Tingstedet A dingy, nasty, and smoky pub in a basement — a true hole-in-the-wall
Sandpaper; cigarette butts at the foot of the bar stool; those merciful hours from 2 am to 5 am… the hole-in-the-wall in the basement is a house of peace. An oasis for the thirsty, a kingdom of pints, a cave for humanity.
I grew up in the provinces, where pubs like these are not the exception, but the rule. This is where people meet; either in skipper’s cabin or in one of these temples of hideousness, where you chew the fat of the griefs and joys of everyday life, while quenching your thirst. There’s freedom in pubs despite – or because – predictability is king.
When I arrived in Odense, it turned out there were no pubs worth visiting. Too many places were either too try-hard or too disgusting. It is possible to become too smoky, too ugly, too grimy. Finding that balance and being a modest, pleasant hole-in-the-wall is an art of sorts. This is how I’d describe Tingestedet on weeknights. During weekends, almost everywhere turns into a nightmare if all you’re interested in is a place to talk and drink a beer, but for those everyday benders, Tingstedet is the place for me.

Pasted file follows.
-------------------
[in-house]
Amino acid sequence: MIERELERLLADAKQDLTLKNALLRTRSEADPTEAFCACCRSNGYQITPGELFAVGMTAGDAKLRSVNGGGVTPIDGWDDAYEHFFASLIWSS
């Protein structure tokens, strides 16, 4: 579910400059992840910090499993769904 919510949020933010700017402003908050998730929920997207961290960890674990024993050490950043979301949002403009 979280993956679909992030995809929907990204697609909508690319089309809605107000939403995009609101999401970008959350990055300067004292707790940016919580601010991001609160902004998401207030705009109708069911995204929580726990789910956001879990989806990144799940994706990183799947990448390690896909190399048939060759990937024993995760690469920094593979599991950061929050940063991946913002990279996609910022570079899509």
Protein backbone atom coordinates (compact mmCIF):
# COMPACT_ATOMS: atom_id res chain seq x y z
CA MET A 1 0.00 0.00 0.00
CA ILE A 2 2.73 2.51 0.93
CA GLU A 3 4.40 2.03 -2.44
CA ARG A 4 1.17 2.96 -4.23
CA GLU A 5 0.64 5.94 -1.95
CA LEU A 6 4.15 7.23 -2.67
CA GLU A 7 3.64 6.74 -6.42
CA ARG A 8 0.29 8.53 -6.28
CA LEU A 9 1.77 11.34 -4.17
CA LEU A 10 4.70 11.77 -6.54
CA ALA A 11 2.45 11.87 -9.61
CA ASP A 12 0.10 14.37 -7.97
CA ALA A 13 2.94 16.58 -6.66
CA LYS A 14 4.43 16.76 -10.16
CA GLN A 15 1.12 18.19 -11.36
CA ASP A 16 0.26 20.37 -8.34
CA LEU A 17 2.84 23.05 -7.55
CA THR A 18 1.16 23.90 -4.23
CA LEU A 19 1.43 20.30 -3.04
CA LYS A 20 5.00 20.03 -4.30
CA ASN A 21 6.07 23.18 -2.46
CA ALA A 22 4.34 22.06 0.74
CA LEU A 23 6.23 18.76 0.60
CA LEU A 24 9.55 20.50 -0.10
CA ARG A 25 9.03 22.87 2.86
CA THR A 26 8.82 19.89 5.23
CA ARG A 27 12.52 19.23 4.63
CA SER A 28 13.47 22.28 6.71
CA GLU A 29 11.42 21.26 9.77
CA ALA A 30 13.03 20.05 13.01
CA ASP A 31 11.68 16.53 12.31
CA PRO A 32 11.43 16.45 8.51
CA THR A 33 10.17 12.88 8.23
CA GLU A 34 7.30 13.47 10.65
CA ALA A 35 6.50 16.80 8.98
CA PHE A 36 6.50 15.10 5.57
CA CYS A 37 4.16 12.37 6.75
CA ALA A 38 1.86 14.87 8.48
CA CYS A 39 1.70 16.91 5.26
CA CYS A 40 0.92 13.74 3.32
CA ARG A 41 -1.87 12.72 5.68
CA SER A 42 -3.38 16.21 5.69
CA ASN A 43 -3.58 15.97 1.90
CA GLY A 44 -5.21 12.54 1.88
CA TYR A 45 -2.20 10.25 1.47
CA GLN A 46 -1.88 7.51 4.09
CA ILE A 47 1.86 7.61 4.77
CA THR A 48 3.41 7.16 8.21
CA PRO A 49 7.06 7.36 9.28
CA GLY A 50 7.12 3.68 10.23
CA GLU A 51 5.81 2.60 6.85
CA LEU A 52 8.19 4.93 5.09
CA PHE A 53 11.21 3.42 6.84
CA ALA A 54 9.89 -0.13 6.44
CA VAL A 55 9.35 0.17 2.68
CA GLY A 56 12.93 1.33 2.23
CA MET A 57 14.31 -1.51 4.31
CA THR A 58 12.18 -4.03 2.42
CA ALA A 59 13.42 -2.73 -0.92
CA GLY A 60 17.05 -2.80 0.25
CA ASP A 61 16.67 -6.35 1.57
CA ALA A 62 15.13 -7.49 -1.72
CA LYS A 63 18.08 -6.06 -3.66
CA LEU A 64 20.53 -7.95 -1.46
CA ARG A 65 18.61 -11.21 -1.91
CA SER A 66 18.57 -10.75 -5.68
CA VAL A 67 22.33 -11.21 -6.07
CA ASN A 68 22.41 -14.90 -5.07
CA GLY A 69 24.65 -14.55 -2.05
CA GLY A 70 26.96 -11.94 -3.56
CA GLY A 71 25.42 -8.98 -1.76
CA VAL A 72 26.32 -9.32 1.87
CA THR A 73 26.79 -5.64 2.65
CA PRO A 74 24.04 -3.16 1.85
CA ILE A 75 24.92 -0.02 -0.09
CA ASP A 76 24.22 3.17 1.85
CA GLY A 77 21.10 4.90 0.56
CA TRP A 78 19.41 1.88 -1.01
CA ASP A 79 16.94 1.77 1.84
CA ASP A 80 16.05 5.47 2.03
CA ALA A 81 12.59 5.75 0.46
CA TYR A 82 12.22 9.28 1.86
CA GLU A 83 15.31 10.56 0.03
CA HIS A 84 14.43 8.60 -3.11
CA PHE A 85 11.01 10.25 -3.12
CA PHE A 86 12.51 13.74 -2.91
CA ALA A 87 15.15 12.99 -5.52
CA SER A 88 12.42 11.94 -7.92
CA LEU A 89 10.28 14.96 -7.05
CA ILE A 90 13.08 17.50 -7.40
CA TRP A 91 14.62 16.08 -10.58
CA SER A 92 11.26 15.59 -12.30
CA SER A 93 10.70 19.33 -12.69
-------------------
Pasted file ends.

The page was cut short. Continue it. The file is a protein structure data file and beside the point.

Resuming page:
Tingstedet has its own mood, chain-smoke fog,s and cheap pints. This is where the gang meets when everywhere else is closed. This is where the vagabond brings his dog when their feet are tired. And where artists turn, when their muse has them in a chokehold.
It isn’t pretty. Not nice-hole-in-the-wall with old furniture and a decorative-if-shabby pool table. The walls are nicotine white-yellow and both furniture and art is nowhere near hip. Everything is ugly in a satisfying way. Ugly meaning un-designed, un-arranged. No fancy gestures. Honest functionality. The charm of the place lies in the people in front of and behind the bar.
Tingstedet is good for your spirit. Its unadorned space is somehow peaceful. It offers a breather from the otherwise polished and overly designed world, and I mean that both physically and mentally. It is my guess that the comfort of the pubs has saved more people over the years than it has destroyed through alcoholism. They offer refuge. And in the increasingly gentrified streets of Odense, Tingstedet is one of the last ones standing and it does so without any digital trace.
- Mon - Thu: 10.00 - 00.00
- Fri - Sat: 10.00 - 03.00
- Sun: 10.00 - 18.00